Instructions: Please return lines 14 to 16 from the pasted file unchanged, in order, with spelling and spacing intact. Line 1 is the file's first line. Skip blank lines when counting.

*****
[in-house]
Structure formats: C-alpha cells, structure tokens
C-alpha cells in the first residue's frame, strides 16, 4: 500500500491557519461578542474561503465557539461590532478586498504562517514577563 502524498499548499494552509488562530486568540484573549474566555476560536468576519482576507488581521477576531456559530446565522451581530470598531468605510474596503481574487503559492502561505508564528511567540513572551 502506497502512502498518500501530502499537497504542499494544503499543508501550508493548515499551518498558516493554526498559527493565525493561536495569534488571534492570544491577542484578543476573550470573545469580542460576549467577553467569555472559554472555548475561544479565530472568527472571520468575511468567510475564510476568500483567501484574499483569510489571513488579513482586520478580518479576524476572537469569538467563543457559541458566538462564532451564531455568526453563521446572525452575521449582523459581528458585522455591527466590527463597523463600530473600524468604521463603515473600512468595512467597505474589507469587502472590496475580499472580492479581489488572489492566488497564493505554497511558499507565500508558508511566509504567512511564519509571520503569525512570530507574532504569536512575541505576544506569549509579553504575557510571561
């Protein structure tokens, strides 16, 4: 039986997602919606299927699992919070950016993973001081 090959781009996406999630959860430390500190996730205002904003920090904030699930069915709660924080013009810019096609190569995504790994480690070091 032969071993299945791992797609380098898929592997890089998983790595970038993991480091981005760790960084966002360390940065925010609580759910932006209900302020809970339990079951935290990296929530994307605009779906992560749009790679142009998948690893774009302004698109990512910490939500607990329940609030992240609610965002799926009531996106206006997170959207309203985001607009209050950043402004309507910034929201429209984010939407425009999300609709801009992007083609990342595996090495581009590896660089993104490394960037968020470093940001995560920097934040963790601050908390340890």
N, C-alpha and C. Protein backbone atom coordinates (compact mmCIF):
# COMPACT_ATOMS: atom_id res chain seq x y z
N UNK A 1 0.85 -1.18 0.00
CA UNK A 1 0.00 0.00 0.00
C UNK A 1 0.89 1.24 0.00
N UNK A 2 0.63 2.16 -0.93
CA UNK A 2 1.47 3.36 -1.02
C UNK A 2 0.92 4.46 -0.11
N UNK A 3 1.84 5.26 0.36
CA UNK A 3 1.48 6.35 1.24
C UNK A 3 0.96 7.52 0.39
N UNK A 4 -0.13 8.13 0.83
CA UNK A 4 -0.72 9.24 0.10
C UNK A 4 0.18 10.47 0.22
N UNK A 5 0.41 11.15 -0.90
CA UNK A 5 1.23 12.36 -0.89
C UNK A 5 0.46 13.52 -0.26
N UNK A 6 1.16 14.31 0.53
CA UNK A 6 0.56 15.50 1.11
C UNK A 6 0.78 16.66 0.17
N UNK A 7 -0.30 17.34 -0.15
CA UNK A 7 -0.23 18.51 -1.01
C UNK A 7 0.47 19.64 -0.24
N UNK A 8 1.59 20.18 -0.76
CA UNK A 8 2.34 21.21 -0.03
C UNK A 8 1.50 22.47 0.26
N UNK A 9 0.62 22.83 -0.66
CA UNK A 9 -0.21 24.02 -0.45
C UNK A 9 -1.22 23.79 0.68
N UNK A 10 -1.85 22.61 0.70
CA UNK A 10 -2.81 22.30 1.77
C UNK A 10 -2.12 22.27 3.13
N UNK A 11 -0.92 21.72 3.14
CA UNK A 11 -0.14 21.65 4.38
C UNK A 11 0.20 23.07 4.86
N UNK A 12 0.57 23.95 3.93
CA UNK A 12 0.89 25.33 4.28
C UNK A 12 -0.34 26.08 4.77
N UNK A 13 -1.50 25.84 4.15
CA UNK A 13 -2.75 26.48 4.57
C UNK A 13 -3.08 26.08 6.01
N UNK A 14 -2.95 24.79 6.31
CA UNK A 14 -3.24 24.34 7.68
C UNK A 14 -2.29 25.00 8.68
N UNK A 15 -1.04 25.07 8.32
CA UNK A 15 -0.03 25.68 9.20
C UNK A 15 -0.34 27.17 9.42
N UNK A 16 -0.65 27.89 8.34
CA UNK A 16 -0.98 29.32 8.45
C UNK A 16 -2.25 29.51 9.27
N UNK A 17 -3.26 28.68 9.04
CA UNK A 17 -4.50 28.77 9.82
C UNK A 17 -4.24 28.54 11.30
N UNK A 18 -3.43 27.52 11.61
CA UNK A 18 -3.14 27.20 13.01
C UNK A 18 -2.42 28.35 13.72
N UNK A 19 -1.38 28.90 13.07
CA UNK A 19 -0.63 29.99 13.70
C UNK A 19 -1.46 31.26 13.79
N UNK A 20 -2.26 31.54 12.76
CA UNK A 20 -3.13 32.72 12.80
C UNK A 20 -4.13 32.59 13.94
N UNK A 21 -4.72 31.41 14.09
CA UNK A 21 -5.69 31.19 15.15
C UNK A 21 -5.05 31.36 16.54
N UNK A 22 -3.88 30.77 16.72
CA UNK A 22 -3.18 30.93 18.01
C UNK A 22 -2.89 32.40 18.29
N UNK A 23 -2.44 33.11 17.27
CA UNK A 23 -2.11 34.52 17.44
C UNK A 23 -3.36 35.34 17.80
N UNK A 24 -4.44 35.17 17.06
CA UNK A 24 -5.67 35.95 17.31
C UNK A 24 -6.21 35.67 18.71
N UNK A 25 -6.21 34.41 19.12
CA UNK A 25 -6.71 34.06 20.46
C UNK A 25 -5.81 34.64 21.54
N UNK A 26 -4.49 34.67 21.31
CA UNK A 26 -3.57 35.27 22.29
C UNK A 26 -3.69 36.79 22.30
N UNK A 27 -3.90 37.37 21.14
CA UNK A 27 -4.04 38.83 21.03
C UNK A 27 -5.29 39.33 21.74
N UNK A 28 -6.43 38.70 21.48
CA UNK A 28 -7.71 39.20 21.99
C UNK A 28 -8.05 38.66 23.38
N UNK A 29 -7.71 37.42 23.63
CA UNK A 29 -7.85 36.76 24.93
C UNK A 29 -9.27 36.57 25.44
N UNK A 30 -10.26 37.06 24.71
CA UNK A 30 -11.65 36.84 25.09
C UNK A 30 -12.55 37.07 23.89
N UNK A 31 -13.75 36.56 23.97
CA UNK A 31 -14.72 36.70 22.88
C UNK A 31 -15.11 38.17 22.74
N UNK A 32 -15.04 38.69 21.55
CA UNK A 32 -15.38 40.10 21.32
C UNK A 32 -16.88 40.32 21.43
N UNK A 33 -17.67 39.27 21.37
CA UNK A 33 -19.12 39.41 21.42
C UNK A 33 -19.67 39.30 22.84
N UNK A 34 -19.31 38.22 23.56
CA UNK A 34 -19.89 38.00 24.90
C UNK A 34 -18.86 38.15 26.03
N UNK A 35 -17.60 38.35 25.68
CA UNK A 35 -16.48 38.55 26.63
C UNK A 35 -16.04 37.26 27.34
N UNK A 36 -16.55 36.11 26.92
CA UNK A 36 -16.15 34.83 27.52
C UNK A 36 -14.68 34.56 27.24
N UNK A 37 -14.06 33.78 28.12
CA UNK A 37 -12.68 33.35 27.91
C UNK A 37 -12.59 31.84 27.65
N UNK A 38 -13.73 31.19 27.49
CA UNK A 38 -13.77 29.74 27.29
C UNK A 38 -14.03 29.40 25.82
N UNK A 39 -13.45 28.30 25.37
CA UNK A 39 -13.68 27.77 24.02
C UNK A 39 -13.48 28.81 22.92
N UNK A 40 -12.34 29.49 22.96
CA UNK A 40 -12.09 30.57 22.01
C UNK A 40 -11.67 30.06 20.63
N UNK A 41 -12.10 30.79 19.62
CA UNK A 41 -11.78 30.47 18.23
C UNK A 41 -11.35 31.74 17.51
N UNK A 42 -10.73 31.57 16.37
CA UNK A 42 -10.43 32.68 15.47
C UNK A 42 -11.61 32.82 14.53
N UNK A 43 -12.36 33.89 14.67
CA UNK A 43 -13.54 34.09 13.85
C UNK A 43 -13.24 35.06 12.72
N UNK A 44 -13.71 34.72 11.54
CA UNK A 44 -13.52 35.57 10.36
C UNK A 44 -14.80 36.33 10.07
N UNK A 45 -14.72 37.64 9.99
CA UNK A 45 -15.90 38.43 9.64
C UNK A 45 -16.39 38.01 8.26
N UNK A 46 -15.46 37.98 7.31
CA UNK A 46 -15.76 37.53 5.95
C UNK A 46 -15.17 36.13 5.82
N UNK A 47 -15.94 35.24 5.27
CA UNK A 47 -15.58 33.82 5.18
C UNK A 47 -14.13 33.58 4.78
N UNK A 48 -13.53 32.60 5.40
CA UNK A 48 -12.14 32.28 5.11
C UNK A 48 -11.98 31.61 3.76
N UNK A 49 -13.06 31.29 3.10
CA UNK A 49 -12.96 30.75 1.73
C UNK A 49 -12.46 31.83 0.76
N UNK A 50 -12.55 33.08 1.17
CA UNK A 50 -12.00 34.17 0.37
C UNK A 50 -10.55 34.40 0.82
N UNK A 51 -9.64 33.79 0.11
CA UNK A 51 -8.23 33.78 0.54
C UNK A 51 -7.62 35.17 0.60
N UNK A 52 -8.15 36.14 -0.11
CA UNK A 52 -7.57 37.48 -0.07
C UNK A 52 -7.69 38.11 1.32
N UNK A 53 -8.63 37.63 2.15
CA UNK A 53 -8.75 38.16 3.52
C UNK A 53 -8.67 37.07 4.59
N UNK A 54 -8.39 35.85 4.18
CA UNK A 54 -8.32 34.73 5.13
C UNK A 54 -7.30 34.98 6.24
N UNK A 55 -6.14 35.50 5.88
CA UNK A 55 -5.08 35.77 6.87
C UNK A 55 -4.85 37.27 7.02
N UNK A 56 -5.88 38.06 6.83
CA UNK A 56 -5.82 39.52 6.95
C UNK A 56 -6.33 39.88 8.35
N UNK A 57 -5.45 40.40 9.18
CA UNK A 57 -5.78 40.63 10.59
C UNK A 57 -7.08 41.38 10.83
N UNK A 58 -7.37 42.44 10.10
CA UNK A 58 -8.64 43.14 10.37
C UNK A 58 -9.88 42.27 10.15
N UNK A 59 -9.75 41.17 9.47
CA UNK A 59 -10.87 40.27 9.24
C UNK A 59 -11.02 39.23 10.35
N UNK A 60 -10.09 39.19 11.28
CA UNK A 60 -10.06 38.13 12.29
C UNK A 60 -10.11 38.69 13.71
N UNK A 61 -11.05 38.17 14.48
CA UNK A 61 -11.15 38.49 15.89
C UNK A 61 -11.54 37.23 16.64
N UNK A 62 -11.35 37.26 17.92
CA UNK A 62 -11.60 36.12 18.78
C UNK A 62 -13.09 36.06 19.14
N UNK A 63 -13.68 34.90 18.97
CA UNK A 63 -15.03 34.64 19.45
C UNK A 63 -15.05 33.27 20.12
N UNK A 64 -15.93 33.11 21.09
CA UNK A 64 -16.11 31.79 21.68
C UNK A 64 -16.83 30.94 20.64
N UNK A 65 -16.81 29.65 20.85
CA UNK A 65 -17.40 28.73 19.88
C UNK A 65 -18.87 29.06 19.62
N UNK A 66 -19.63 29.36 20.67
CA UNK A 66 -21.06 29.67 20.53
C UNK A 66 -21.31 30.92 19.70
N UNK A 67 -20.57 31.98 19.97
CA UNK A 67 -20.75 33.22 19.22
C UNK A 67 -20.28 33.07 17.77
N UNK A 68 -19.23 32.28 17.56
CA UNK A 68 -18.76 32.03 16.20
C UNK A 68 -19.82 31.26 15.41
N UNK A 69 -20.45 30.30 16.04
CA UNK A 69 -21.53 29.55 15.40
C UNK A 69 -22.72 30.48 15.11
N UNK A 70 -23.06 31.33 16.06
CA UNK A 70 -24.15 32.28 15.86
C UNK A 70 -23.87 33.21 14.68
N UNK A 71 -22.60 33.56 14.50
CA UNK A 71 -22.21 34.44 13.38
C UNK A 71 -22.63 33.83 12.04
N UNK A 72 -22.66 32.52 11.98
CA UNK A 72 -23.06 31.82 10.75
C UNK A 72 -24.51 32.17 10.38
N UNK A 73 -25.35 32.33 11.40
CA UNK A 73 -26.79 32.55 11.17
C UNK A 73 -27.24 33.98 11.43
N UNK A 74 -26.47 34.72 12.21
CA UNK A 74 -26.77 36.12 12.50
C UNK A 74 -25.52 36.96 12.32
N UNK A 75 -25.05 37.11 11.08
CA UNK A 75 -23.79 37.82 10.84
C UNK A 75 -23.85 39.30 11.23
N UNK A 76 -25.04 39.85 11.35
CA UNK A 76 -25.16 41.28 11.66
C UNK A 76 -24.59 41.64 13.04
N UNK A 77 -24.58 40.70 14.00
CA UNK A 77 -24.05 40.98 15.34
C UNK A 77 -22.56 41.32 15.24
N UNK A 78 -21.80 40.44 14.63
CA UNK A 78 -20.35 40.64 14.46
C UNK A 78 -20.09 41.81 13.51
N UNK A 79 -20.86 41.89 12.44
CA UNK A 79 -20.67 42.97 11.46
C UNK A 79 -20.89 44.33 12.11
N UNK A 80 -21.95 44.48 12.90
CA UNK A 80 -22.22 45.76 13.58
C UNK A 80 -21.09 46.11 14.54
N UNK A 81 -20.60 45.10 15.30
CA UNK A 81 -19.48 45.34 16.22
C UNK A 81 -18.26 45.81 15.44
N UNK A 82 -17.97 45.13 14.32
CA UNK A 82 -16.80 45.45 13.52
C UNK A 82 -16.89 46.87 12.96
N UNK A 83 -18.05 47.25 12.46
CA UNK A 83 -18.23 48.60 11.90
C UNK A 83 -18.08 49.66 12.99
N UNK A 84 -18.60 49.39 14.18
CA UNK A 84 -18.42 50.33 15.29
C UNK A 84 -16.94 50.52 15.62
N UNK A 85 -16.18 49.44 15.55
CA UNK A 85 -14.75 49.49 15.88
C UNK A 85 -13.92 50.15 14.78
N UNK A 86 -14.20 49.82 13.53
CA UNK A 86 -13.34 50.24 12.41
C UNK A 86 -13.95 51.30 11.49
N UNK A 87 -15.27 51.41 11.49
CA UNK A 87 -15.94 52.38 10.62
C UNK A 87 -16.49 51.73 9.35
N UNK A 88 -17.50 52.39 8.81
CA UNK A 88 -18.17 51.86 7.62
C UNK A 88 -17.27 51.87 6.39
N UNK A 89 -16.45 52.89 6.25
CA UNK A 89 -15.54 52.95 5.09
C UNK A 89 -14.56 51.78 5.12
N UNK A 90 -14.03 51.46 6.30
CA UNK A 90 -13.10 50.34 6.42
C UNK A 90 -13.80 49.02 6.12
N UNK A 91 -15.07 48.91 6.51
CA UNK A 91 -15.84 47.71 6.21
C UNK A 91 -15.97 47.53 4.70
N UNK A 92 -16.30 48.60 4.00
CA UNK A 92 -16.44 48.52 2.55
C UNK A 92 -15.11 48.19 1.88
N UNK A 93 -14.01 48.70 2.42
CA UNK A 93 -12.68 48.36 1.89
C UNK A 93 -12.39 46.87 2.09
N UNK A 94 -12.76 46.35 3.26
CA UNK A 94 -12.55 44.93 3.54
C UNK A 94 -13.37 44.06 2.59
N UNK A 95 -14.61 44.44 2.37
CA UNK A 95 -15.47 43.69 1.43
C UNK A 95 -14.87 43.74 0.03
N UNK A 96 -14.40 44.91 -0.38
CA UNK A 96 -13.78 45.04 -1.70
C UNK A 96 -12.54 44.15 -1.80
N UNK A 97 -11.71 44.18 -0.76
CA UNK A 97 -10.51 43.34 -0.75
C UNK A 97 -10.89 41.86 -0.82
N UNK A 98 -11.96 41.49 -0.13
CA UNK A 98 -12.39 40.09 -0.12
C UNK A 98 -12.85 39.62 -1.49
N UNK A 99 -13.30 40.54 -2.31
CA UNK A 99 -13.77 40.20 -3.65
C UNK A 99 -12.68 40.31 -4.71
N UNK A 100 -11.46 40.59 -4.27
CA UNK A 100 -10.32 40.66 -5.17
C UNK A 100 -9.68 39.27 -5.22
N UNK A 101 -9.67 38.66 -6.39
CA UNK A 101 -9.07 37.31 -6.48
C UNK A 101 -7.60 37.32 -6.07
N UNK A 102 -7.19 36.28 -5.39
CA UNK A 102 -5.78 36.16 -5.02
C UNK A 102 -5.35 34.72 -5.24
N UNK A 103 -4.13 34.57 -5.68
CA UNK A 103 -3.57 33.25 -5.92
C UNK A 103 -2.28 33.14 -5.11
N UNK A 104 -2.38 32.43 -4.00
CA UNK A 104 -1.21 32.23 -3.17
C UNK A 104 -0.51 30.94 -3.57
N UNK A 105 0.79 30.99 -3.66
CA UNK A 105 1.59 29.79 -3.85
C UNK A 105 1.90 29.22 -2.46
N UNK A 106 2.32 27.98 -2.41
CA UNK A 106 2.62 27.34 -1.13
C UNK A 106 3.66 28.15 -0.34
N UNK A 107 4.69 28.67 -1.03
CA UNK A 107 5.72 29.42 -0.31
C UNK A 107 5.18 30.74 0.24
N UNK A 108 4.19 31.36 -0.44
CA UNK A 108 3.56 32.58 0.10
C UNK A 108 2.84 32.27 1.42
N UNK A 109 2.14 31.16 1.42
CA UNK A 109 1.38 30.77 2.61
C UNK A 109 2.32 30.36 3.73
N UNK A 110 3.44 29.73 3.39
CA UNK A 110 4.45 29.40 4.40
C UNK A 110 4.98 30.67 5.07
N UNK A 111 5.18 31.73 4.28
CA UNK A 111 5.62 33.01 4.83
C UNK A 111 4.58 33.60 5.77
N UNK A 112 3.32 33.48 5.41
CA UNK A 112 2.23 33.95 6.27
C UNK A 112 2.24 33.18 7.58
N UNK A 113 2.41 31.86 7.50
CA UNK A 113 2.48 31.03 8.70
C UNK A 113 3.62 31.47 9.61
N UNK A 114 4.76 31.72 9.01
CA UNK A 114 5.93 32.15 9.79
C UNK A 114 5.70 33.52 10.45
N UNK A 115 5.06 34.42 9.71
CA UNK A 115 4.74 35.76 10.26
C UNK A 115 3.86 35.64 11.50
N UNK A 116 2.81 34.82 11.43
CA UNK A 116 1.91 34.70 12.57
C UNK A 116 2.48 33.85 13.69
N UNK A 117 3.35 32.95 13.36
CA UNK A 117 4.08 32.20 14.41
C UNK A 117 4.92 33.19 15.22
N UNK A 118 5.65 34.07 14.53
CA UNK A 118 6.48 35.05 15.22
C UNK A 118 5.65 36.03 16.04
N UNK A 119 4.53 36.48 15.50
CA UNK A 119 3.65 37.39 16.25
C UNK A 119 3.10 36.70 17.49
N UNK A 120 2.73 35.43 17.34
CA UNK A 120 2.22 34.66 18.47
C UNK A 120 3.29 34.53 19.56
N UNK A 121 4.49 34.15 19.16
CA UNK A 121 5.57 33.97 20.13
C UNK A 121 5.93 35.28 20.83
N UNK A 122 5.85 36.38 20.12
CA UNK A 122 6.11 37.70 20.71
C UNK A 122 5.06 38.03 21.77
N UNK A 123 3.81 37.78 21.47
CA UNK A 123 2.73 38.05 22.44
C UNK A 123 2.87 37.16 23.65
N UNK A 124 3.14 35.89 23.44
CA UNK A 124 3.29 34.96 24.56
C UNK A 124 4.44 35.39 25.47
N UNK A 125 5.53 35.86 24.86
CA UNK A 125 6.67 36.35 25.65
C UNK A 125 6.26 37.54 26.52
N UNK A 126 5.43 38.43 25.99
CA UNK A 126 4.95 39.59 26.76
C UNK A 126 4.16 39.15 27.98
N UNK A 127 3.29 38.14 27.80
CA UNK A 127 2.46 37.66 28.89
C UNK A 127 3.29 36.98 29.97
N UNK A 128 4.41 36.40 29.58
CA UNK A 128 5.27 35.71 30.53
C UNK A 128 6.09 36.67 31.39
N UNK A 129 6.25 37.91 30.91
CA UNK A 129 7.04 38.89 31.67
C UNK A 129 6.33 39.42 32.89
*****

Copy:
CA UNK A 3 1.48 6.35 1.24
C UNK A 3 0.96 7.52 0.39
N UNK A 4 -0.13 8.13 0.83